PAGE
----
Still Struggling for Reception
By establishing Mohamed Massaquoi and Brian Robiskie as the starting receivers, the Browns are relying on two second-year wide receivers.
The problem with that is there is growing evidence that a majority of wide receivers don’t adjust to the speed of the game and fully understand how to read defenses and run routes until their third season.
In his book, Take Your Eye off the Ball: How to Watch Football by Knowing Where to Look, Pat Kirwan, a senior analyst on NFL.com and former coach and front office member, highlights what a receiver must do during a play:
“It’s on the post-snap read that a receiver gets the true indicator of what the defensive back is going to do. If the cornerback lines up 7 or 8 yards off the line of scrimmage and is aligned with the receiver’s outside shoulder, it might look like off and soft to the receiver. But the receiver can’t be sure until after the snap, when he’ll see the cornerback backpedal and reveal his deep coverage principles. The receiver then immediately must decide whether he’s going to run a post, a deep curl or something in front of the deep coverage. That decision will also depend on another factor – the drop his quarterback will be taking, something the receiver must always be aware of.”
Another area young receivers struggle with is getting release off the line of scrimmage. Kirwan explains:
“Some great college receivers can’t even get off the line of scrimmage in the NFL. They never faced big, strong cornerbacks, guys who are 6’0″, 200 pounds and can bench 400 pounds. Some great college receivers never even have a chance to think about reading coverages because they’re too busy trying to get out of their stance.”
Former Browns quarterback Bernie Kosar gave still another example of the learning curve required of NFL wide receivers in an article in The Plain Dealer:
“Those passes down the sidelines that guys can’t catch and stay in bounds,” said Kosar. “If you watch them, you see that the receivers are 1-2 yards away from the sidelines as they run down field. That’s too close. They should be 5-6 yards. You want to give the quarterback about 15 feet to throw the ball between the receiver and the sidelines.”
On their training camp tour for Sirius NFL Radio, Kirwan and his on-air partner Tim Ryan talked about how the Browns receivers did not have the extra gear needed to get separation on a defensive back and give the quarterback an opportunity to drop the ball in. Without that speed, Massaquoi and Robiskie have to find other ways to get open, and that will only come with time.
The more you read about what it takes to be a successful NFL wide receiver, the more you realize what a big project this is for the team. And these examples are just the start; it’s not even taking into account how responsibilities change if you are the X, Y or Z receiver on a given play.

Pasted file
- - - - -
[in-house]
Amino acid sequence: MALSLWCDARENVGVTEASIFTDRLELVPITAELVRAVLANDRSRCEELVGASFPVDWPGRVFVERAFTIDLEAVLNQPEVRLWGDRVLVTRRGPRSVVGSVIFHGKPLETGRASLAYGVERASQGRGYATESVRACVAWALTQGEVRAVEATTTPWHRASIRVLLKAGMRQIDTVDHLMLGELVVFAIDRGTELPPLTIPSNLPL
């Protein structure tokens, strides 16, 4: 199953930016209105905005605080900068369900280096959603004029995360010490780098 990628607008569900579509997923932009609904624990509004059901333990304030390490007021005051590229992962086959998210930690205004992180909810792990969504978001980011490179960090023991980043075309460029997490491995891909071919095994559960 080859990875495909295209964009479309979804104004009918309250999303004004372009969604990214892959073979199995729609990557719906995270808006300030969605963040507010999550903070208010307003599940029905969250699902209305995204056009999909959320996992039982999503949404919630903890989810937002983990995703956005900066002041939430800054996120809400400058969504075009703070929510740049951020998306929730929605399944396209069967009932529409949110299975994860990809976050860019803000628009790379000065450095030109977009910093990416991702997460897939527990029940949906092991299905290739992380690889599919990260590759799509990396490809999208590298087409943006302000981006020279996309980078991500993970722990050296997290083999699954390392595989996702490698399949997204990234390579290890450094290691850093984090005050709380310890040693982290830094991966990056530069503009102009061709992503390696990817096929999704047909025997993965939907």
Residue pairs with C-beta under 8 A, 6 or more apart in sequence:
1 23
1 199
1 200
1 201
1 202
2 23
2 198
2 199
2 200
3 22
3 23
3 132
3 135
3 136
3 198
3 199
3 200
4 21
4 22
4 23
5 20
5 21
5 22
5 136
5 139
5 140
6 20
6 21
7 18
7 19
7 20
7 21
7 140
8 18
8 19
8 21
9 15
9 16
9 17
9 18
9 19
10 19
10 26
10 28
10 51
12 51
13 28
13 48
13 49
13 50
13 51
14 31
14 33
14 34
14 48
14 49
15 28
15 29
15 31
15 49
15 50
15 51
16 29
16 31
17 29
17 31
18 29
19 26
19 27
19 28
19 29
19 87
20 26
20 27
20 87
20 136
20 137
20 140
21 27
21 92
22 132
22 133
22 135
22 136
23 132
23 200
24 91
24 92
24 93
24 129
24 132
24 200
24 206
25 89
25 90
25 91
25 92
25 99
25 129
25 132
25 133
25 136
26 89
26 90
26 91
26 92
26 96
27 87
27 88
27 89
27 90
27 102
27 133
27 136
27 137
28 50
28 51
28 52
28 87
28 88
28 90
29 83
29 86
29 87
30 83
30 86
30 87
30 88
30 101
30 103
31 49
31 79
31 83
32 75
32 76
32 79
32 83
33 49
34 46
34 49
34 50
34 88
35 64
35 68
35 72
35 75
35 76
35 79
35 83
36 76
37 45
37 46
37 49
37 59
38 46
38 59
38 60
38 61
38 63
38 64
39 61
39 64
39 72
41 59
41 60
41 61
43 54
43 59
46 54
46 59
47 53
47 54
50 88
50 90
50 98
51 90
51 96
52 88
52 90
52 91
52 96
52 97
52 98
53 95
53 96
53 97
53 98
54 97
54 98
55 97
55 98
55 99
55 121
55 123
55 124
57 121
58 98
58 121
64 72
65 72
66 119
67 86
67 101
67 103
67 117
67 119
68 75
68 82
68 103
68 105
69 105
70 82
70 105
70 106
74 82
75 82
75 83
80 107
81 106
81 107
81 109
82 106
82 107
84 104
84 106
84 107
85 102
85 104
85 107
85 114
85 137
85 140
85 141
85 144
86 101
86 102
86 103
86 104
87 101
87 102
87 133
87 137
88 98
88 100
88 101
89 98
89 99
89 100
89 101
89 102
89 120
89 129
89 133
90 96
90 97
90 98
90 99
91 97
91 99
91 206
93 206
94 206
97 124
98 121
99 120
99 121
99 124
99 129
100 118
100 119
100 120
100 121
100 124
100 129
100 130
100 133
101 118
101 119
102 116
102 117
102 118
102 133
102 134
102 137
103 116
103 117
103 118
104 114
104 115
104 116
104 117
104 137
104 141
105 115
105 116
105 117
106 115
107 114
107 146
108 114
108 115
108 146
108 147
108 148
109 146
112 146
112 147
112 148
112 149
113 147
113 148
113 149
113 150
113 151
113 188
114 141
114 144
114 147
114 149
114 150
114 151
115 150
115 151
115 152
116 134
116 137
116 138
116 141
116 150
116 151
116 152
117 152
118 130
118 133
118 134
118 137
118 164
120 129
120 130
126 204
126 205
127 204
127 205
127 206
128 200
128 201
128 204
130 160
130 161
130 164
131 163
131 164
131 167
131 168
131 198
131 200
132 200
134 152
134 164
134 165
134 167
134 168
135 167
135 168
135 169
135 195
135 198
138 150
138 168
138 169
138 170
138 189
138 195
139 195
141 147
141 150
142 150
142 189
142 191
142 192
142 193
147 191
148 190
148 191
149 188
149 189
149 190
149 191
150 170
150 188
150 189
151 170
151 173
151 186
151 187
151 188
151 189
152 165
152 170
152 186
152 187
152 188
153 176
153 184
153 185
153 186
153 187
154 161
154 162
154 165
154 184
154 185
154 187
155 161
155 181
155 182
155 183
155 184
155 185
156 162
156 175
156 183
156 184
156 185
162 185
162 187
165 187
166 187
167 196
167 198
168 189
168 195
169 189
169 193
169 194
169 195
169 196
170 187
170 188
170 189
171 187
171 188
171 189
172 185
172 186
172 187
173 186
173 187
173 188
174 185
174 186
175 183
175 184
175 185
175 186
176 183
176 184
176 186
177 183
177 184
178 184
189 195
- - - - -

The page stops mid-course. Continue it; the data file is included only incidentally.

Of course, the Browns find themselves in this conundrum of their own doing. Because they did not have the proper people in place for the 2009 NFL Draft, they drafted two wide receivers in the same year, hoping they would be able to contribute sooner rather than later. By throwing in with Massaquoi and Robiskie, for better or worse the team has to live with the mistakes, limitations and growing pains.
There were calls during the preseason for the Browns to get a veteran player to be the No. 1 receiver. But there are a couple of problems with that. First, there are really only a handful of true No. 1 receivers in the league: Randy Moss, Calvin Johnson, Andre Johnson and Larry Fitzgerald. That’s pretty much it; everyone else is a notch (or further) behind that group.
So that leaves the team looking at two options, neither of which is very appealing:
- Sign an older receiver on the downward part of his career – T.J. Houshmandzadeh or Terrell Owens for example. But having someone like that who is not a long-term solution would just slow the development of the young receivers even more.
- Sign a problem player like Vincent Jackson. But if the Browns didn’t want to deal with Braylon Edwards or Kellen Winslow, why would they want to take a chance on someone who is only one more incident away from a year-long suspension?
Like most things, all this takes time and patience. The first Browns fans have; the second is continually being tested, but we haven’t hit the bottom of the well just yet.